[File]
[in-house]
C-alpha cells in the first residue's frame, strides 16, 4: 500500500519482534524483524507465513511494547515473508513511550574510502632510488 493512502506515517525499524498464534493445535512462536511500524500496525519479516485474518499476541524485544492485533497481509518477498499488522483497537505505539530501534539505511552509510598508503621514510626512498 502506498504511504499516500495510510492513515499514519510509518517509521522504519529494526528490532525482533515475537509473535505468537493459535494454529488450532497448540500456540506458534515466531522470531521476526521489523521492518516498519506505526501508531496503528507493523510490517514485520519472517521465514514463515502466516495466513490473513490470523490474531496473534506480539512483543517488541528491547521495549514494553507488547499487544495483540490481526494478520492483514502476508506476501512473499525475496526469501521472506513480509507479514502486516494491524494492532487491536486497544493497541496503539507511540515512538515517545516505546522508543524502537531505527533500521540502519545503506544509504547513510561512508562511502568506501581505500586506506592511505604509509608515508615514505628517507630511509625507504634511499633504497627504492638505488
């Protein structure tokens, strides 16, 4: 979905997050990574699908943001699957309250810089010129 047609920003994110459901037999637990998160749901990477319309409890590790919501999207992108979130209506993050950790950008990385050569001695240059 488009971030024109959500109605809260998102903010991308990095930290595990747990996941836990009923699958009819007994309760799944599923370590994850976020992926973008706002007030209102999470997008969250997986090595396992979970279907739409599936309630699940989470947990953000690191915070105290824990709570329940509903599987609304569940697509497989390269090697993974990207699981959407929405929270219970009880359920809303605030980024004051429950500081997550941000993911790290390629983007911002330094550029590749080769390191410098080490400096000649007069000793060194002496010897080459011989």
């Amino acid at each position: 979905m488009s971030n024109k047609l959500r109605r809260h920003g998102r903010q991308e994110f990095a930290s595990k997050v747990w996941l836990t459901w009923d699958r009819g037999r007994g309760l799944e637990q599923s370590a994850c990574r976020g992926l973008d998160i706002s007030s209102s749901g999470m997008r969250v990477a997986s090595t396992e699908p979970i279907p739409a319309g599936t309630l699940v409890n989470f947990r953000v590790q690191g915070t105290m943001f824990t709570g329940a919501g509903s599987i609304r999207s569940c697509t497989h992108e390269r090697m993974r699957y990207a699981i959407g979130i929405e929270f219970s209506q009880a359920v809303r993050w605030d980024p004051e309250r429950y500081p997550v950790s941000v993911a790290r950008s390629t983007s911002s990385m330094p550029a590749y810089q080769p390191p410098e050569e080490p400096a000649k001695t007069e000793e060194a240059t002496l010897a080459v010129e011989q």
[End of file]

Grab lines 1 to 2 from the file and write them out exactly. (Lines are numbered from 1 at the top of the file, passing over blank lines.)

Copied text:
[in-house]
C-alpha cells in the first residue's frame, strides 16, 4: 500500500519482534524483524507465513511494547515473508513511550574510502632510488 493512502506515517525499524498464534493445535512462536511500524500496525519479516485474518499476541524485544492485533497481509518477498499488522483497537505505539530501534539505511552509510598508503621514510626512498 502506498504511504499516500495510510492513515499514519510509518517509521522504519529494526528490532525482533515475537509473535505468537493459535494454529488450532497448540500456540506458534515466531522470531521476526521489523521492518516498519506505526501508531496503528507493523510490517514485520519472517521465514514463515502466516495466513490473513490470523490474531496473534506480539512483543517488541528491547521495549514494553507488547499487544495483540490481526494478520492483514502476508506476501512473499525475496526469501521472506513480509507479514502486516494491524494492532487491536486497544493497541496503539507511540515512538515517545516505546522508543524502537531505527533500521540502519545503506544509504547513510561512508562511502568506501581505500586506506592511505604509509608515508615514505628517507630511509625507504634511499633504497627504492638505488